Review: ISLE OF DOGS (2018)

When a new film is helmed by an Anderson (Wes and Paul Thomas – sorry, Paul WS), it’s practically demanded that supposed film fans make a trip to the cinema to form their own opinion. And a new Wes Anderson film is just the sort of big budget ‘quirky’ film to whip us up into a frenzy.

Like the devotees of P.T. Anderson, Wes fanatics are a devoted bunch, declaring their favourite Bill Murray performance with ease and asserting that Luke Wilson is the best Wilson brother at the drop of a Steve Zissou red bobble hat. So upon hearing that Wes’s whimsical style has been shone through the prism of animation once again in the form of Isle of Dogs, I thought it better warrant a visit to my local cineplex (a shout out to Cardigan Fields in Leeds – leather-seated mundanity yet reliable as ever).

Isle of Dogs tells the tail (sorry) of a fictional Japanese city sometime in the future, where dogs have been outlawed and are infected with a debilitating flu-like disease known as ‘snout fever’. Mayor and angry-shouldered despot Kobayashi’s solution is to deport all dogs to Trash Island just miles off the coast – a festering waste land that acts as a rubbish-laden mausoleum to the city’s throwaway society.

We are introduced to a band of bedraggled canine characters, led by Bryan Cranston in a gravelly voice that rattles the speakers and is reminiscent of George Clooney’s own charismatic voice work in Anderson’s last animated feature Fantastic Mr Fox (2009). Anderson alumni Bill Murray, Edward Norton and Jeff Goldblum are Boss, Rex and Duke respectively – and though it is a delight to here them bicker as this mutt-ley (again, sorry) crew of dogs, it’s only Cranston who gets the opportunity to shine in the role and leave a lasting impression as Chief, the curmudgeonly stray. Once 12 year-old Atari Kobayashi crash lands on Trash Island to find his missing and much-loved guard dog, Spots, action takes the place of character development and the focus is placed on Chief and the frighteningly determined Atari, a former ward to the mayor. As they are embroiled in a seemingly impossible task to reunite the boy with his animal companion, implausible hijinks ensue.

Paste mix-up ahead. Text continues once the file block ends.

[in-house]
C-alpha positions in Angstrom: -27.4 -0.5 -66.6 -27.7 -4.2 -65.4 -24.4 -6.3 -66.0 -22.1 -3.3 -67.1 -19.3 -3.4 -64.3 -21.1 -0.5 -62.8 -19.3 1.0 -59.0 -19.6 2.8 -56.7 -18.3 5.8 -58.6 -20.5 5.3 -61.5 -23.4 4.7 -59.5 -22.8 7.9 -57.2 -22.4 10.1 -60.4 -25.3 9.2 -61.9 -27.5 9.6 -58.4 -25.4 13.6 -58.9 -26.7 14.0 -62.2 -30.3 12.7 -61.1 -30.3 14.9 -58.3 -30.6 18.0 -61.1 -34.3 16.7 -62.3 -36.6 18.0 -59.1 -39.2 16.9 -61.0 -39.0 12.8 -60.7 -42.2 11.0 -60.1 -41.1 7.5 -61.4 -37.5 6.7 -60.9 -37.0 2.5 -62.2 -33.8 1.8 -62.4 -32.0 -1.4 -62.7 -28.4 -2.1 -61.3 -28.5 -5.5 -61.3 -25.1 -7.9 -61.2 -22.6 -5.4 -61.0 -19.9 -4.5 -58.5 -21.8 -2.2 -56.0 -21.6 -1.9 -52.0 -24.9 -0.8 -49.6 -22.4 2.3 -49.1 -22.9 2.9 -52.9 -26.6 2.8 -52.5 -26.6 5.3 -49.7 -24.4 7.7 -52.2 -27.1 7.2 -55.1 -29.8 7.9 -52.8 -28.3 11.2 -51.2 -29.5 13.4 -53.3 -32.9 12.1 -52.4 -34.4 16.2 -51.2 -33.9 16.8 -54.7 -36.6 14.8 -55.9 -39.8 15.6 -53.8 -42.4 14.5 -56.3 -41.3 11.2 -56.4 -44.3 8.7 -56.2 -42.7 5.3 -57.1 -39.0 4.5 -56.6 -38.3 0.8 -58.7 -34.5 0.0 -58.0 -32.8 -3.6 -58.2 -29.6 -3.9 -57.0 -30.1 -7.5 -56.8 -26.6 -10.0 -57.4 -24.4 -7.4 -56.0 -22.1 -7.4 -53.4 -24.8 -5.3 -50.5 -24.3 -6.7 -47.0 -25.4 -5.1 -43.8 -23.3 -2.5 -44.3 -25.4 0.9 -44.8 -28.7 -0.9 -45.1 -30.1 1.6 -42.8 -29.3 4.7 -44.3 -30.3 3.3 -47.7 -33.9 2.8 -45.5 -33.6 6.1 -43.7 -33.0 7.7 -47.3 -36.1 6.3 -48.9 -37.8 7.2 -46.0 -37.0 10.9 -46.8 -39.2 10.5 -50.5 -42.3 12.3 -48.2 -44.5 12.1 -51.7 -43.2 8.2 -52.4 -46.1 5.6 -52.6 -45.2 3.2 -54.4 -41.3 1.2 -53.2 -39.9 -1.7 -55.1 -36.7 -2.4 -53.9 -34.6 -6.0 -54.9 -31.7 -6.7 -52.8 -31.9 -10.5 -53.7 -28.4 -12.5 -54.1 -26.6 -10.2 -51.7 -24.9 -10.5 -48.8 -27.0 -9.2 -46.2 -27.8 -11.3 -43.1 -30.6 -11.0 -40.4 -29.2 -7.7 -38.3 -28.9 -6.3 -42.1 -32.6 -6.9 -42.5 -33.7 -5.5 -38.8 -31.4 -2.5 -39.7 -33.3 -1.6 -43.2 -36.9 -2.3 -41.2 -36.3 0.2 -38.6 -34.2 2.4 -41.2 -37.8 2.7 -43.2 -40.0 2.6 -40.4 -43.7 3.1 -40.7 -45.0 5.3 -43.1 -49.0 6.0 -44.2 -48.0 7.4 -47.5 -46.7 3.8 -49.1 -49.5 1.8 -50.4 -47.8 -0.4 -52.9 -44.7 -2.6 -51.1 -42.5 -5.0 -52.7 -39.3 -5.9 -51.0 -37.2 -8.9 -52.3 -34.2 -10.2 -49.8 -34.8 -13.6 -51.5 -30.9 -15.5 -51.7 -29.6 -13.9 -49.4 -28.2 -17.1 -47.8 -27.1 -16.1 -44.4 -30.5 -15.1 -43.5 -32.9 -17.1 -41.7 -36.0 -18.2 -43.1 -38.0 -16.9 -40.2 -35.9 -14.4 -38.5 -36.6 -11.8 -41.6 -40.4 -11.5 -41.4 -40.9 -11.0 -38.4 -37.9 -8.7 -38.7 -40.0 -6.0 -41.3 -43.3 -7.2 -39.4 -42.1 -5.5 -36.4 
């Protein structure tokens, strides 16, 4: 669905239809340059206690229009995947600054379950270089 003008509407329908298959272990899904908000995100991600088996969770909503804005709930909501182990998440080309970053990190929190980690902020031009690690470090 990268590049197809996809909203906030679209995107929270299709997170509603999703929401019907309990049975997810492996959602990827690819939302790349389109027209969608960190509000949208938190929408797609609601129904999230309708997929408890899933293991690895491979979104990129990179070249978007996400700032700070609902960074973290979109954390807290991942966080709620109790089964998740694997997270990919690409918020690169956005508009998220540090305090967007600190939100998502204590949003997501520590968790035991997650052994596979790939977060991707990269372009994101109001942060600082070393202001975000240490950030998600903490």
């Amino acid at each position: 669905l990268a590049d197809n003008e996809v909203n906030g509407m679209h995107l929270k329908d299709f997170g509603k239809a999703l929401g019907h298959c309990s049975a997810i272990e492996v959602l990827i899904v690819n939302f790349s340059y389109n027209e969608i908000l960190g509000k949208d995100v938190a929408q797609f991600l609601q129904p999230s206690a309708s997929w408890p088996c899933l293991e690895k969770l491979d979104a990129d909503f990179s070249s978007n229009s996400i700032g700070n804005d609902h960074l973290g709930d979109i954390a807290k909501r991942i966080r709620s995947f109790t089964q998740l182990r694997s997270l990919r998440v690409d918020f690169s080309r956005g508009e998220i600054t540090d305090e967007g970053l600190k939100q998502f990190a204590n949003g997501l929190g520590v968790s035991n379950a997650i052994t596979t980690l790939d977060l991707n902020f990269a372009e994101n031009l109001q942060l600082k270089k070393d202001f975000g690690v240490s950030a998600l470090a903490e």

Anderson’s work has always delighted in throwing together characters that are finely drawn to cause conflict and eke out emotional breakthroughs, see The Royal Tenenbaums and The Darjeeling Limited for examples of this (with varying degrees of success), and Isle of Dogs once again plays with this narrative trope.

Back in the city, foreign exchange student Tracy is on the brink of discovering the conspiracy that has caused the whole dog population to be exiled. Voiced with riotgrrl determination by Greta Gerwig, nothing will get in the way of Tracy leading a teenage rebellion, fuelled by chocolate milk and armed with a trusty tape recorder. It could be said that the film is less interested in this side of the conflict, but the unfolding drama is cleverly told via anime-style newsreels and the Japanese dialogue is translated by Frances McDormand, at her best playing a competent, if slightly exasperated English language interpreter tasked with relating the mayor’s increasingly alarming doctrines.

The film is also served well by a welcoming narration by Courtney B. Vance (known perhaps for most recently playing the outrageously savvy Johnnie Cochran in The People vs. OJ Simpson).

Like Fantastic Mr Fox before it, Isle of Dogs is stunning piece of artistry that can be admired even if the film is not loved by all. There are rare moments of stillness within scenes that allow you the briefest of chances to inspect the fine hairs that form Atari’s eyebrows or notice the shade of iris blue chosen to illuminate Chief’s frenzied stares. When the four-legged adventurers let their animal instincts take over, the animation doesn’t shy away from bloody horror of the Mad Max-style battle for survival Trash Island can be either. Puppet dog ears be damned.

Infused throughout the film, the trademark ‘quirky’ humour remains, even when annihilation is threatened. A pug, whose handful of lines are voiced by Tilda Swinton is a hilarious minor detail and well deserved the chance to prolong the gag of her supposed psychic abilities.

Isle of Dogs is a lean, mean and yet admirable adventure story that isn’t afraid to be decidedly adult in its execution and themes. It succeeds where Fantastic Mr Fox occasionally failed, in balancing the family-friendly credentials of its source material while creating a film that Wes fans and even sometime Wes skeptics (like myself) can get enormous pleasure out of too.

 

 

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